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Neuronal L-type voltage-gated calcium channels (LTCCs) have long been implicated in the regulation of excitability. This function appears to be related to the coupling of LTCC-mediated Ca2+ influx to Ca2+-dependent conductances, such as KCa channels, e.g. KV2.x (SK), and nonspecific cation (CAN) channels. However, despite numerous data related to the molecular functioning of LTCCs, little is known about the actual role of these channels in cellular electrical excitation. In this study, we examined how activation of LTCCs affects neuronal depolarizations and analyzed the contribution of Ca2+-dependent potassium and cation conductances.
Using hippocampal neurons in primary culture, pulsed current injections were applied in the presence of TTX for stepwise depolarization, and the availability of LTCCs was modulated by Bay K8644 and isradipine.
Varying pulse length and current strength, we found that weak depolarizing stimuli tend to be enhanced by LTCC activation, whereas in the course of stronger depolarizations LTCCs counteract excitation. Both effect modes appear to involve the same channels that mediate afterdepolarizations (ADPs) and afterhyperpolarizations (AHPs), respectively. Indeed, ADPs were activated at lower stimulation levels than AHPs. In the absence of TTX, activation of LTCCs prolonged or shortened burst firing, depending on the initial burst duration, and invariably augmented brief unprovoked (such as excitatory postsynaptic potentials) and provoked electrical events.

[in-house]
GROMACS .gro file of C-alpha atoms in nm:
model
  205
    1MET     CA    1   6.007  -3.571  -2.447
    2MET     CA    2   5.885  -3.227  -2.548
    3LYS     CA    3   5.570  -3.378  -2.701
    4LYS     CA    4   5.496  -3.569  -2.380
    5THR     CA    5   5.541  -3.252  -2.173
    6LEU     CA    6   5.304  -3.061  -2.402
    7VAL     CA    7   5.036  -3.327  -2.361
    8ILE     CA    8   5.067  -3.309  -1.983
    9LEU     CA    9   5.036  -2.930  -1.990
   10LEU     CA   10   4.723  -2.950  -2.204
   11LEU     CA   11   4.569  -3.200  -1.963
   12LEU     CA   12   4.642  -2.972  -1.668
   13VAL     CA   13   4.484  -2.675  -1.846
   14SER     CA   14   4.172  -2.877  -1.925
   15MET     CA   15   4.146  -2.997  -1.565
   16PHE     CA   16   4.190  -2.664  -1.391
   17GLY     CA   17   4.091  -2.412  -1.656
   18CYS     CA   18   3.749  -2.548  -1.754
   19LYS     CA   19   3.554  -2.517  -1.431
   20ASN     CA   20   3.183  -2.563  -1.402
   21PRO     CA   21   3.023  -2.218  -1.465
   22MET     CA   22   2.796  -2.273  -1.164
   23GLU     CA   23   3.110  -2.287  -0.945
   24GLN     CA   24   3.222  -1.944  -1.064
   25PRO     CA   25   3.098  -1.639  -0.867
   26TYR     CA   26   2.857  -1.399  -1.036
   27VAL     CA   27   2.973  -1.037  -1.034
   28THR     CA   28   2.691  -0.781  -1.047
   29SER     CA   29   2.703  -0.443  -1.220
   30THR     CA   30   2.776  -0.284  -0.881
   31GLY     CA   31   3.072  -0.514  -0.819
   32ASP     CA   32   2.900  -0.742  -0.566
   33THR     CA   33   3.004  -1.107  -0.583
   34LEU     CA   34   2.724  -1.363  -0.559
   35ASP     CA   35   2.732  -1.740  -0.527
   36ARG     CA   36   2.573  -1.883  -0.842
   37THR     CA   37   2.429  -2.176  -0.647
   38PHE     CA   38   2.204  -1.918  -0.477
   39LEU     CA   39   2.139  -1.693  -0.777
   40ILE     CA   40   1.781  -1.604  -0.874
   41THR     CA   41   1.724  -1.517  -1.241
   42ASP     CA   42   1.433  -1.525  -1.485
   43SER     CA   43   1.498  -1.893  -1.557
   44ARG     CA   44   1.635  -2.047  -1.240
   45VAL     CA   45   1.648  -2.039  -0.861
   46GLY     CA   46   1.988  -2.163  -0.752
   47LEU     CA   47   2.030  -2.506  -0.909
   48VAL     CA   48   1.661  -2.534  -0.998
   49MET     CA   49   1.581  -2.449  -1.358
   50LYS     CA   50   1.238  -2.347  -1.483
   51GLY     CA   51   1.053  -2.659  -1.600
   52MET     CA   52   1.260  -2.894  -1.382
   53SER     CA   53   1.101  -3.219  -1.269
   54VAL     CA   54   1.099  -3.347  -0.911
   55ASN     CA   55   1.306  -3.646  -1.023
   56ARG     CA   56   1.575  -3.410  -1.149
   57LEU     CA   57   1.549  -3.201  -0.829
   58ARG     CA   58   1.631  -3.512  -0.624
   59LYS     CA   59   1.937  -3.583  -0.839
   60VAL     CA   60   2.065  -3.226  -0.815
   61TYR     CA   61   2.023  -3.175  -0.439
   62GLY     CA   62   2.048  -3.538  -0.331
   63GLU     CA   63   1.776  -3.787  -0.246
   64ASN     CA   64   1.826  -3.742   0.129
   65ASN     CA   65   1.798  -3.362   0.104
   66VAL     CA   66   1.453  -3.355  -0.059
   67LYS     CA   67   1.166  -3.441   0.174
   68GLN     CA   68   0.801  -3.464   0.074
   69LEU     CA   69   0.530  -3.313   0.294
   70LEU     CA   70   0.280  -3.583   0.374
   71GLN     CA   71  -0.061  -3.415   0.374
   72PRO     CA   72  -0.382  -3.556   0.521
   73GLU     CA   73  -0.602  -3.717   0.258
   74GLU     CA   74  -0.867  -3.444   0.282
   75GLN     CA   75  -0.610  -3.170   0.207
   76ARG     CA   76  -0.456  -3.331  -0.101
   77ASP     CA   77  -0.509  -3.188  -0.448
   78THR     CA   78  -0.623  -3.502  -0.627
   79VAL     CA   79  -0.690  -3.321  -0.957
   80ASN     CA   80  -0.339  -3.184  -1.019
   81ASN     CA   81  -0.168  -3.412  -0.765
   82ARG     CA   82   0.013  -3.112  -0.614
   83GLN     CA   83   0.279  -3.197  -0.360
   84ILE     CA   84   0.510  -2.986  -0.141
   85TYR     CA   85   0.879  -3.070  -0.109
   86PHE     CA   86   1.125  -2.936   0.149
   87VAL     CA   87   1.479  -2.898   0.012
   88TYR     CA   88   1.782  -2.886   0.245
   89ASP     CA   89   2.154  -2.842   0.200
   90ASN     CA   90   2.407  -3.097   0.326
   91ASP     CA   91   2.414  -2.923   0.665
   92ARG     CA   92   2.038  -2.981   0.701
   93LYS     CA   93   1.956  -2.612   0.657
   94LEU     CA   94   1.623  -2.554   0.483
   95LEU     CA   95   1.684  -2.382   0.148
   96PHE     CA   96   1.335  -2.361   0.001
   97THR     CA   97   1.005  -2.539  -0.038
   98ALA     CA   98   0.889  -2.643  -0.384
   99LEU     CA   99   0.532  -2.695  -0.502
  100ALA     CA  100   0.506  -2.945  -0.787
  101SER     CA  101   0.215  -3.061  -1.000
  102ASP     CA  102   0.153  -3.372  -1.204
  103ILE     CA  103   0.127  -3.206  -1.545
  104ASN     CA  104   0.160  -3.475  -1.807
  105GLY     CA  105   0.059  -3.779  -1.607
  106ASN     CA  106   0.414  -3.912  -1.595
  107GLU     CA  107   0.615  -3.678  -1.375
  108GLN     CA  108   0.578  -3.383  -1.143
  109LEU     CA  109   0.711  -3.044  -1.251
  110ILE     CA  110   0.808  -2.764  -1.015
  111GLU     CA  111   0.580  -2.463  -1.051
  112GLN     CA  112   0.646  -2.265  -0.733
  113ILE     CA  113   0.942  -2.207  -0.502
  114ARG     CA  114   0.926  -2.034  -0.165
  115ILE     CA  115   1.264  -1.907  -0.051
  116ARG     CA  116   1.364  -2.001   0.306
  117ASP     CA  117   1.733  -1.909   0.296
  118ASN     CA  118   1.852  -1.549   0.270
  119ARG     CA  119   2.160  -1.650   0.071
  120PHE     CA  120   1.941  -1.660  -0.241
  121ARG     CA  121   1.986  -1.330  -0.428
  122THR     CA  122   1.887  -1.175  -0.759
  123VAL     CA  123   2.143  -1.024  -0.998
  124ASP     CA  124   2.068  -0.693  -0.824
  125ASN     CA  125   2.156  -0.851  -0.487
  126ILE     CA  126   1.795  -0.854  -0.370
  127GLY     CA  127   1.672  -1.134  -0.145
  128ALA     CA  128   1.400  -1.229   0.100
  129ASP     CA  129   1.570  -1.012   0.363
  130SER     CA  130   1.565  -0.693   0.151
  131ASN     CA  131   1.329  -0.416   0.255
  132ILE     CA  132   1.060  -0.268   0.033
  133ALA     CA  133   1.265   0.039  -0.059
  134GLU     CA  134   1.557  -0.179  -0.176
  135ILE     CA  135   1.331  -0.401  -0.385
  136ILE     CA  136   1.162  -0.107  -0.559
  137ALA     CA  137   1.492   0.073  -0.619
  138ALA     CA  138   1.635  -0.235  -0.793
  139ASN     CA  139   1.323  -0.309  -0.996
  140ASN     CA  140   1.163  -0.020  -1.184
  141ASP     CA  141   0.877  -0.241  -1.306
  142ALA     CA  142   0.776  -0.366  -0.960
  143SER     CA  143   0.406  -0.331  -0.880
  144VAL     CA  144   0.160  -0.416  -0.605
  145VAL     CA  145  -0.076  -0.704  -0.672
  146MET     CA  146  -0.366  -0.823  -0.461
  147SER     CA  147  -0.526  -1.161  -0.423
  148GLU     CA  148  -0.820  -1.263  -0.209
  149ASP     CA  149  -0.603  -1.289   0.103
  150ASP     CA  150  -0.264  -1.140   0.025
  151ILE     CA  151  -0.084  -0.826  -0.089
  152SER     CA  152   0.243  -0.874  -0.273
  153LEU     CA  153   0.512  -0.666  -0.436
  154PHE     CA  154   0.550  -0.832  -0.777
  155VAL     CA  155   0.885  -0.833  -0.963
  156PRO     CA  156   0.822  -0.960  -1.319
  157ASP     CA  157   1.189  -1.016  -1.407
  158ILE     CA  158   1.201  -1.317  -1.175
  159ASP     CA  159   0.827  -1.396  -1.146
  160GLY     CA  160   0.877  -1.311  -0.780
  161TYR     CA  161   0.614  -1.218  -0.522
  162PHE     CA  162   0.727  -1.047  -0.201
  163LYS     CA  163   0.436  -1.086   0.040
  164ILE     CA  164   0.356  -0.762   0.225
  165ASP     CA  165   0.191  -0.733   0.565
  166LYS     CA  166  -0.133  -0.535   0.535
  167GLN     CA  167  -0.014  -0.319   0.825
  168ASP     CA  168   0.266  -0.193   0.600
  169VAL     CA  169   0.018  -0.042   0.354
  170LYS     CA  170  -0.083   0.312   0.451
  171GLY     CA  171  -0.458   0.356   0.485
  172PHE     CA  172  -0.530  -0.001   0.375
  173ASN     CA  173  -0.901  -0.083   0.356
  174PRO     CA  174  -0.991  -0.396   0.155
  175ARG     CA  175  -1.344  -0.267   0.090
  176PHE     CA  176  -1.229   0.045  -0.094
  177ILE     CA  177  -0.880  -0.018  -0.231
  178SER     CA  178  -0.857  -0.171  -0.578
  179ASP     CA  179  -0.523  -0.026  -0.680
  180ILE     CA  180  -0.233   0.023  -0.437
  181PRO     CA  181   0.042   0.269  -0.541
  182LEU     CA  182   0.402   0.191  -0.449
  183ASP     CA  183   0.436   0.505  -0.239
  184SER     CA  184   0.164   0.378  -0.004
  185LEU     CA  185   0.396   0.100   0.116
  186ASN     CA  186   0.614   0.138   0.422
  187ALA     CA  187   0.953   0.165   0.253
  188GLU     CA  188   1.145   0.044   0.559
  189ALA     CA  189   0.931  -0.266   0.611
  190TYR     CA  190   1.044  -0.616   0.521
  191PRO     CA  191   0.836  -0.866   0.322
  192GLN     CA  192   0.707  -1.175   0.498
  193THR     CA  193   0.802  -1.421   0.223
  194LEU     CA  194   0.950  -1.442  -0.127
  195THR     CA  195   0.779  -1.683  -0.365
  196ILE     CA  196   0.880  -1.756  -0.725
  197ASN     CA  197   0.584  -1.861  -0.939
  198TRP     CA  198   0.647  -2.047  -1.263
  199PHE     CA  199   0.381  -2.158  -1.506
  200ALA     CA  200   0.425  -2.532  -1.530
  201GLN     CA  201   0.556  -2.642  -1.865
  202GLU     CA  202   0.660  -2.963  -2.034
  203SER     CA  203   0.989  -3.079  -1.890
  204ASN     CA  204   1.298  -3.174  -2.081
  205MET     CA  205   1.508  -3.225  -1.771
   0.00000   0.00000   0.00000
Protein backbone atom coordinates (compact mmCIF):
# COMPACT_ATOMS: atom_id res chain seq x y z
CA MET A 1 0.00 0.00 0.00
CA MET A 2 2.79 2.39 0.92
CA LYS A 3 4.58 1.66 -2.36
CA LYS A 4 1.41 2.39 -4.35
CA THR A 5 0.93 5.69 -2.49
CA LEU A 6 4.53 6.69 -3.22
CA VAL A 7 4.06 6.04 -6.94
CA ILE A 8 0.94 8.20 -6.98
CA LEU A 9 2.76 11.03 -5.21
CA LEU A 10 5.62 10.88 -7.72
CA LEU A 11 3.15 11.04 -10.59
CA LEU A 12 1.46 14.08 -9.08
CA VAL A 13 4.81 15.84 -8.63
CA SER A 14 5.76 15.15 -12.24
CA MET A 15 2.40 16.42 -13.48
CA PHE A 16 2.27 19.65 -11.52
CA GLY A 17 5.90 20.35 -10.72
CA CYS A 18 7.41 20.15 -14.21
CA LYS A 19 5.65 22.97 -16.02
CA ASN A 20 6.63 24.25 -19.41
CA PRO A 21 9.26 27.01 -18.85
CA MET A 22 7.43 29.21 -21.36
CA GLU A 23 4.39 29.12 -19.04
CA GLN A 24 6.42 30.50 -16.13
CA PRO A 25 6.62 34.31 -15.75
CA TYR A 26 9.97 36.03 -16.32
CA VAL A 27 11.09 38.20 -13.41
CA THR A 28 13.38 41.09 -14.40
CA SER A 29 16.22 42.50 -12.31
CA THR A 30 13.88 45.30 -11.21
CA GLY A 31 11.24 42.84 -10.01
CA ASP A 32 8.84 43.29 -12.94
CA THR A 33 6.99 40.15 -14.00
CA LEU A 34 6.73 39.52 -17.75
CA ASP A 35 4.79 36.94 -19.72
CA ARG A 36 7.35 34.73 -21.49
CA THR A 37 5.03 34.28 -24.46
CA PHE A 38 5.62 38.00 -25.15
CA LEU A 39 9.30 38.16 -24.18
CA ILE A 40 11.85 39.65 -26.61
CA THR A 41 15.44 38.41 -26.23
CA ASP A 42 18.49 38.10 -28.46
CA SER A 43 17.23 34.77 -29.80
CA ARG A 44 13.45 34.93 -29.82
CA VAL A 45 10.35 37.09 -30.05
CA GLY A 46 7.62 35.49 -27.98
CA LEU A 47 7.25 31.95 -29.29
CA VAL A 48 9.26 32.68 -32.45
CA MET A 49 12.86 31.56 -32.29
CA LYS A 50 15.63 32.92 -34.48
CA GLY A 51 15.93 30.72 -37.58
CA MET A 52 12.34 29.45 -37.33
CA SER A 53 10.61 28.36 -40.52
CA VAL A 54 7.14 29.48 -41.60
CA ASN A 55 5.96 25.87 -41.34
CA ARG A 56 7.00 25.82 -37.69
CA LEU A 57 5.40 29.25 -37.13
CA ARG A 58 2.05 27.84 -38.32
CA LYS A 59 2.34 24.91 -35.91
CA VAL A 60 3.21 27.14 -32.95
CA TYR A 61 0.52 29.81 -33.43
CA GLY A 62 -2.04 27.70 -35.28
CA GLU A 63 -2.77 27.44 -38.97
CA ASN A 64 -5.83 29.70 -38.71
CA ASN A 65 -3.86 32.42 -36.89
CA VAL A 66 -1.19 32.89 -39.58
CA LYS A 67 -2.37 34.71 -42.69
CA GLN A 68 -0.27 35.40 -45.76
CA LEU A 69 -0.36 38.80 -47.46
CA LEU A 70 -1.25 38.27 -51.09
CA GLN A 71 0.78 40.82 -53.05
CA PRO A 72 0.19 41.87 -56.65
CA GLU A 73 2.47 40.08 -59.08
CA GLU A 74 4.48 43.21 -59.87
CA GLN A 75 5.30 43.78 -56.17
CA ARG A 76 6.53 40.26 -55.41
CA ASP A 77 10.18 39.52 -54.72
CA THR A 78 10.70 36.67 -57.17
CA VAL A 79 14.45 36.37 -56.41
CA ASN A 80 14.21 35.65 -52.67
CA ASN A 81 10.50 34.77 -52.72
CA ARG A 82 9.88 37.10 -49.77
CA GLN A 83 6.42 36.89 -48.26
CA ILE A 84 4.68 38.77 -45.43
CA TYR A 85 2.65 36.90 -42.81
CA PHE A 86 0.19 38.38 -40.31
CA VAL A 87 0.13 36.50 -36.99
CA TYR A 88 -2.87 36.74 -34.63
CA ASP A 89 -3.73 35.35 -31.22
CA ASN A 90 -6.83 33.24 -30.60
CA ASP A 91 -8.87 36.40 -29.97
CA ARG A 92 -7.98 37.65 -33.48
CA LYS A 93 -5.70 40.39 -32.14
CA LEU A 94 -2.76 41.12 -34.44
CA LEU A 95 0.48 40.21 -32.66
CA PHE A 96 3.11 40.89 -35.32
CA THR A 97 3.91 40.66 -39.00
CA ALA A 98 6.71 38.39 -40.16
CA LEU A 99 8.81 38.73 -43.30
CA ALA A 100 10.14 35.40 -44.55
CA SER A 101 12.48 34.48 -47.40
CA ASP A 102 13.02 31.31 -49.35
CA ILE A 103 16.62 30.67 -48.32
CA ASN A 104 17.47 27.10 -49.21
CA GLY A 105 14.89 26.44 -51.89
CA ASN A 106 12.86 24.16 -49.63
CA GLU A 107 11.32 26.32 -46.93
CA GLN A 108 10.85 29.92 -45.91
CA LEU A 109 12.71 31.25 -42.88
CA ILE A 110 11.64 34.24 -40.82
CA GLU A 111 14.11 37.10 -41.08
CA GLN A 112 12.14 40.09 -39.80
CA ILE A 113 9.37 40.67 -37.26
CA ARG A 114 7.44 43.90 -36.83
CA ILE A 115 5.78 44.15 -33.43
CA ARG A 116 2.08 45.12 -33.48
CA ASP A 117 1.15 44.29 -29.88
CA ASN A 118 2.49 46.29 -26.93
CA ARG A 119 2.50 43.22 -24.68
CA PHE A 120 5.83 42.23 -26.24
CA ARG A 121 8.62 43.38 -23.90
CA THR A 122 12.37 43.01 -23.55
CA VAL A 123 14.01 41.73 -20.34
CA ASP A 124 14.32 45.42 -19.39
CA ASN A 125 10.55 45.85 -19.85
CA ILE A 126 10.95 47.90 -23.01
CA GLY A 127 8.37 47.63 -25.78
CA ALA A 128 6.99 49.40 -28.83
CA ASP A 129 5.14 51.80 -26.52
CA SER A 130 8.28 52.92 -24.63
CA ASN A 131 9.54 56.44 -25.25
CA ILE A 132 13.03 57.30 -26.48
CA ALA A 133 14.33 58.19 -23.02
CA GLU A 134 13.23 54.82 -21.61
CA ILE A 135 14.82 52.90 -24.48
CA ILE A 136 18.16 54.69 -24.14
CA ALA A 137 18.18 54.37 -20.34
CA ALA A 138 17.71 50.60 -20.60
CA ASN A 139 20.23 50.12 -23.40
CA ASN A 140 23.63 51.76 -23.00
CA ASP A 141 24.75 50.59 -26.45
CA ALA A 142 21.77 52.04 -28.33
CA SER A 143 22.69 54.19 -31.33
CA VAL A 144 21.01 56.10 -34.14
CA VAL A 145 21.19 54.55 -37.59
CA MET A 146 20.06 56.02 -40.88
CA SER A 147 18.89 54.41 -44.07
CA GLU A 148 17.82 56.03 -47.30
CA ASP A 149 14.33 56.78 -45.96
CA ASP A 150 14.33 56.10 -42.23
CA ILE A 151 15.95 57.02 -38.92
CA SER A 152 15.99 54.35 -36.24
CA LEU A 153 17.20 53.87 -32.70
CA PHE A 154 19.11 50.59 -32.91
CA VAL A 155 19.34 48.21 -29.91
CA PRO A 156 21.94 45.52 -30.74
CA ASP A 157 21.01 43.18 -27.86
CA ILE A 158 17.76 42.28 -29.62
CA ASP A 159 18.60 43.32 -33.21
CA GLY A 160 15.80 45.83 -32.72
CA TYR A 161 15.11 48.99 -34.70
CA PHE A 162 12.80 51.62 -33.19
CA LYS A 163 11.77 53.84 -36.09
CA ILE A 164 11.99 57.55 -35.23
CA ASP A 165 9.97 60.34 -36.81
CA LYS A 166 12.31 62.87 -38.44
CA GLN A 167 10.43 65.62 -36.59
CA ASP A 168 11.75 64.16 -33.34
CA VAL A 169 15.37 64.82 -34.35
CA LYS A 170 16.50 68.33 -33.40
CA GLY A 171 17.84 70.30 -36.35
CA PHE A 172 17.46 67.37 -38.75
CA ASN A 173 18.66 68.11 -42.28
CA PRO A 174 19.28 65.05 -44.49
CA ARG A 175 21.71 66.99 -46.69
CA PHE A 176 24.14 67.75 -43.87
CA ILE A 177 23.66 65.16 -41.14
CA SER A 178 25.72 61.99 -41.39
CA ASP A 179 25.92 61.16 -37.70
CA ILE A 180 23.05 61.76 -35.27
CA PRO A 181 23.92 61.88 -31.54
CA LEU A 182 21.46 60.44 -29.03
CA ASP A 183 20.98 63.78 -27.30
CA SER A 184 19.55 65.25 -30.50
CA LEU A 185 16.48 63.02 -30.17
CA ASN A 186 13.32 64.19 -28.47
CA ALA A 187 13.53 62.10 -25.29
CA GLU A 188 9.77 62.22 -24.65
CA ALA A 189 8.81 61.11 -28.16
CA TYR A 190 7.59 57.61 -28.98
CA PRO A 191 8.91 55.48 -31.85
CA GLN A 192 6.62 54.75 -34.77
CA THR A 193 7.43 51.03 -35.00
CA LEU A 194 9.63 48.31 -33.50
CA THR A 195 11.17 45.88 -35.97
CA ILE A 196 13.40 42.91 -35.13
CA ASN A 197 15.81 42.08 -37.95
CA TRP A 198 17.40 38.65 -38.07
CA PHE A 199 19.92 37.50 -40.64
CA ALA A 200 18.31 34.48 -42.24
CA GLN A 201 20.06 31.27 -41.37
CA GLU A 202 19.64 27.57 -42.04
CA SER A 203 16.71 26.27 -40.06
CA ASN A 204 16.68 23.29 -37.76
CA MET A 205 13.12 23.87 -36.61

Hence, instantaneous regulation of membrane excitability by LTCCs involves activity of both excitatory and inhibitory Ca2+-activated ion channels. The overall enhancing or damping effect of LTCC stimulation on excitability does not only depend on the presence of the respective coupling partner, but also on the stimulus intensity. These findings might have important implications for the usability of LTCC inhibitors in the treatment of various forms of abnormal neuronal electrical activities.
Supported by the FWF Austrian Science Fund (P19710).